• Spend some time standing instead of sitting. Standing burns more calories than sitting. When you do sit, don’t slouch, but do make sure that your back is properly supported.
  • When you sit, consider sitting on a large exercise ball for some of the time. This exercises new muscles as you balance on the ball. Spend only a short time on the ball to begin with and increase your sitting time gradually.
  • Do a few biceps curls or other upper body exercises with natural weights that you encounter during the day, such as full food and drink containers or small items of office equipment.
  • Do a few wall push ups during the day to exercise your upper body.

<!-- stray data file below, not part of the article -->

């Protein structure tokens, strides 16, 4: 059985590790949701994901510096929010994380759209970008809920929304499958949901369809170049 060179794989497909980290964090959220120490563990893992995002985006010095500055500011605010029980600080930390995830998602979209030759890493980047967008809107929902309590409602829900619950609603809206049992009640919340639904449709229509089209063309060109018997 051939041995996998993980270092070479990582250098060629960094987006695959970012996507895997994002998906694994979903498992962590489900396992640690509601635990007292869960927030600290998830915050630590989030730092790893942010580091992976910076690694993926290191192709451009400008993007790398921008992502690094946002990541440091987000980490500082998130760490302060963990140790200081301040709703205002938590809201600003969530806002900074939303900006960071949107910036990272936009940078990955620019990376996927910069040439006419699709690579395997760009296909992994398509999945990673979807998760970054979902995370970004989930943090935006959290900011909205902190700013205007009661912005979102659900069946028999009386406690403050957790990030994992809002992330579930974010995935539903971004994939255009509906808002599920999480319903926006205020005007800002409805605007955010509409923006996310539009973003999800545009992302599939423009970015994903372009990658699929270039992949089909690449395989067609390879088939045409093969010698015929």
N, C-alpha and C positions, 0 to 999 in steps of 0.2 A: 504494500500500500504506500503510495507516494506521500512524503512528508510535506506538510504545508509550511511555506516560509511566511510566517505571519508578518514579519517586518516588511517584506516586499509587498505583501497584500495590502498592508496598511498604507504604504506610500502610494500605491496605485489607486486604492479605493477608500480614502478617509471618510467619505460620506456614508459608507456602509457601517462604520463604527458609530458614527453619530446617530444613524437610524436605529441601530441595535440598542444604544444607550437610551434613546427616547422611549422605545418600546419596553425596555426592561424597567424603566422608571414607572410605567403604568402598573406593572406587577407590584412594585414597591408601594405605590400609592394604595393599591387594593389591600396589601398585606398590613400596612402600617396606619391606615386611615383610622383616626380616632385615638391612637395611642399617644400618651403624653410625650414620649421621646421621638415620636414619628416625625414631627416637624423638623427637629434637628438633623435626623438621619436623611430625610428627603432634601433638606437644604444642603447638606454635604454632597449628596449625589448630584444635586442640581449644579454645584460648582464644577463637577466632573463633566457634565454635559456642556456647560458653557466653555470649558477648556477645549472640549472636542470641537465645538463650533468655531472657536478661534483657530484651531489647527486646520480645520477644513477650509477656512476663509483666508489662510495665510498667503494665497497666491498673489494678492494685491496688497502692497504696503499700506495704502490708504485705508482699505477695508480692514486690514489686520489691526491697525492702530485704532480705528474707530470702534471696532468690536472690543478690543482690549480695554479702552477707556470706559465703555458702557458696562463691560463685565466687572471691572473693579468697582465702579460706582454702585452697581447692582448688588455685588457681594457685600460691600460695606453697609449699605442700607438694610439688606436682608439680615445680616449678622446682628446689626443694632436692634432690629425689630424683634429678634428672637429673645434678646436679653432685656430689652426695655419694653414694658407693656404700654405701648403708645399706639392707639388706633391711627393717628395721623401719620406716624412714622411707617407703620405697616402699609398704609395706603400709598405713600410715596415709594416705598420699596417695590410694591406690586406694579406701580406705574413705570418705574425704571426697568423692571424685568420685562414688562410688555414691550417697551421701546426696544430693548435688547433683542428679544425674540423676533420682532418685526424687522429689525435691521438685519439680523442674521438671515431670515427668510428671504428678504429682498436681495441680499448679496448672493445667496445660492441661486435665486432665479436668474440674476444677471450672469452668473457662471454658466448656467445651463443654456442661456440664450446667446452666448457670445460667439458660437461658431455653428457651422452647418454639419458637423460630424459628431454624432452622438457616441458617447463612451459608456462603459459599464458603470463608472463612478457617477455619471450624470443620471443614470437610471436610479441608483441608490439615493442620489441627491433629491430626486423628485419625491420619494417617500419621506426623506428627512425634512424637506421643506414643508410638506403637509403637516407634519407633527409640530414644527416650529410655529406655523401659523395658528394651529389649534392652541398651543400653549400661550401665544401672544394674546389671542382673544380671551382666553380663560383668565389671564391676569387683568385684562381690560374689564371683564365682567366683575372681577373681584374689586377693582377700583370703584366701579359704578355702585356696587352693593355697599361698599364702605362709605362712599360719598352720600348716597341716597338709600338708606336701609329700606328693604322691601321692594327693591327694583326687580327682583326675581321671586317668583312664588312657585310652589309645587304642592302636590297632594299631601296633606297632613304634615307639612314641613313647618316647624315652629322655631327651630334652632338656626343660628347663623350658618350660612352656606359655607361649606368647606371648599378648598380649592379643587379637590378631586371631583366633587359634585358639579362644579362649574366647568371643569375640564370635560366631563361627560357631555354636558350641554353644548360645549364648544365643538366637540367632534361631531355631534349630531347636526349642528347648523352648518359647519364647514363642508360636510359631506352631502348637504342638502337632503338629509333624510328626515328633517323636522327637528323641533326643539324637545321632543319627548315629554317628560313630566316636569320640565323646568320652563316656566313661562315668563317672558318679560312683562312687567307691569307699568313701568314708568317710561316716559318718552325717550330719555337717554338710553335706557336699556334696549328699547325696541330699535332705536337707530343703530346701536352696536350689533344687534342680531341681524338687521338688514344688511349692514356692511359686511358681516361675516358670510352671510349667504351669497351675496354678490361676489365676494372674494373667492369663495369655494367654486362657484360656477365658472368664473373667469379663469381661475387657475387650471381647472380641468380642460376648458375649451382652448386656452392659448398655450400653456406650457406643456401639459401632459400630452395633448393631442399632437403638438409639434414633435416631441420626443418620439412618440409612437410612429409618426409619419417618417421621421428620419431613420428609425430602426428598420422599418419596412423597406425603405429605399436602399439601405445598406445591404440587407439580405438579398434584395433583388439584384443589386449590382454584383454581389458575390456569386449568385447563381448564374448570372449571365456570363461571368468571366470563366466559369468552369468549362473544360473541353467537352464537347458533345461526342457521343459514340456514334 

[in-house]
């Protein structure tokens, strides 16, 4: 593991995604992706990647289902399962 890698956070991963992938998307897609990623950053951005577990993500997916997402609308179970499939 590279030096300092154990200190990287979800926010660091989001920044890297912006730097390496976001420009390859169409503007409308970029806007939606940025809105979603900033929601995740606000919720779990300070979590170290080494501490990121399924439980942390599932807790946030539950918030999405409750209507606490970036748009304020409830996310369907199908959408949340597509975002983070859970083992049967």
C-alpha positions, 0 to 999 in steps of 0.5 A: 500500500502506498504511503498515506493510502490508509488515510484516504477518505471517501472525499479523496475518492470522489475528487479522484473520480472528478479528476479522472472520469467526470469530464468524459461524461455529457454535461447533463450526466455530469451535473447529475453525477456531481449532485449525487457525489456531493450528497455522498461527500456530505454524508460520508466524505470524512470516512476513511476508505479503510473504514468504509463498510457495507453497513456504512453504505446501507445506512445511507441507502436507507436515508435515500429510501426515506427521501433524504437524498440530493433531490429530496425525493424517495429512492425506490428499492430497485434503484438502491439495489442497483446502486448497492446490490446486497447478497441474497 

• Do lunges and squats or other standing or sitting lower body exercises when you have a spare moment (and when you also have privacy if you prefer).
  • Do standing crunches to exercise the abdominal area.
  • Take a resistance band or resistance tube to work with you or keep one at your workplace and use it to exercise your muscles. Stretchy resistance bands, also called exercise bands, come in different tensions to suit your muscle strength and are easy to carry from place to place. Resistance tubes are similar but have handles. Exercise bands or tubes can be taken on walks for resistance training intervals.
  • Try exercising during the advertisements when you’re watching television or even while you're watching a program. Keep weights or exercise bands beside your seat so that they are readily available when you need them. Start with light weights if you’re new to weightlifting.

Exercise Safety

  • Periodically, do gentle stretching exercises and standing or sitting yoga exercises. (Don’t do big stretches if your muscles aren’t warmed up.)